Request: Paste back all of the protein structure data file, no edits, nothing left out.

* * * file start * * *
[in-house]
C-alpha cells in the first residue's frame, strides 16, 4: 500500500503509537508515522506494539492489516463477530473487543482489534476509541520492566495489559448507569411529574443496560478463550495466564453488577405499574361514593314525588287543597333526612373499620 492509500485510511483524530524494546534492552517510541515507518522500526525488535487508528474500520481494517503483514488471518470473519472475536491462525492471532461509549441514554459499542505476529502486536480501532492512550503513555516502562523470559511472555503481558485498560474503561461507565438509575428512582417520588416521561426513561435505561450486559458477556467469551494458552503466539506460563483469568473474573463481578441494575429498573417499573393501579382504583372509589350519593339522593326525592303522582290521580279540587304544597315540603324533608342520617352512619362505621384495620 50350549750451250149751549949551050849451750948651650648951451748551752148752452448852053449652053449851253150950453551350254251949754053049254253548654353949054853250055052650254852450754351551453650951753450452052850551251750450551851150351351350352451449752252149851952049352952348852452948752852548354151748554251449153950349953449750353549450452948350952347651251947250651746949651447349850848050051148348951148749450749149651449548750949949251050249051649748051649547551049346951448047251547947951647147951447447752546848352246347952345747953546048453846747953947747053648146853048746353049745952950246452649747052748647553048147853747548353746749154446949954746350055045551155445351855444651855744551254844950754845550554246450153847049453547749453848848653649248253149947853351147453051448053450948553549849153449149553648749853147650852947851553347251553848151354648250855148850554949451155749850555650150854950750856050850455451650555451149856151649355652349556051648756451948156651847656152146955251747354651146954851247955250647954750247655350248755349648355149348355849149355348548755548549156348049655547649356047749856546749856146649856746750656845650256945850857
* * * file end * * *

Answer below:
[in-house]
C-alpha cells in the first residue's frame, strides 16, 4: 500500500503509537508515522506494539492489516463477530473487543482489534476509541520492566495489559448507569411529574443496560478463550495466564453488577405499574361514593314525588287543597333526612373499620 492509500485510511483524530524494546534492552517510541515507518522500526525488535487508528474500520481494517503483514488471518470473519472475536491462525492471532461509549441514554459499542505476529502486536480501532492512550503513555516502562523470559511472555503481558485498560474503561461507565438509575428512582417520588416521561426513561435505561450486559458477556467469551494458552503466539506460563483469568473474573463481578441494575429498573417499573393501579382504583372509589350519593339522593326525592303522582290521580279540587304544597315540603324533608342520617352512619362505621384495620 50350549750451250149751549949551050849451750948651650648951451748551752148752452448852053449652053449851253150950453551350254251949754053049254253548654353949054853250055052650254852450754351551453650951753450452052850551251750450551851150351351350352451449752252149851952049352952348852452948752852548354151748554251449153950349953449750353549450452948350952347651251947250651746949651447349850848050051148348951148749450749149651449548750949949251050249051649748051649547551049346951448047251547947951647147951447447752546848352246347952345747953546048453846747953947747053648146853048746353049745952950246452649747052748647553048147853747548353746749154446949954746350055045551155445351855444651855744551254844950754845550554246450153847049453547749453848848653649248253149947853351147453051448053450948553549849153449149553648749853147650852947851553347251553848151354648250855148850554949451155749850555650150854950750856050850455451650555451149856151649355652349556051648756451948156651847656152146955251747354651146954851247955250647954750247655350248755349648355149348355849149355348548755548549156348049655547649356047749856546749856146649856746750656845650256945850857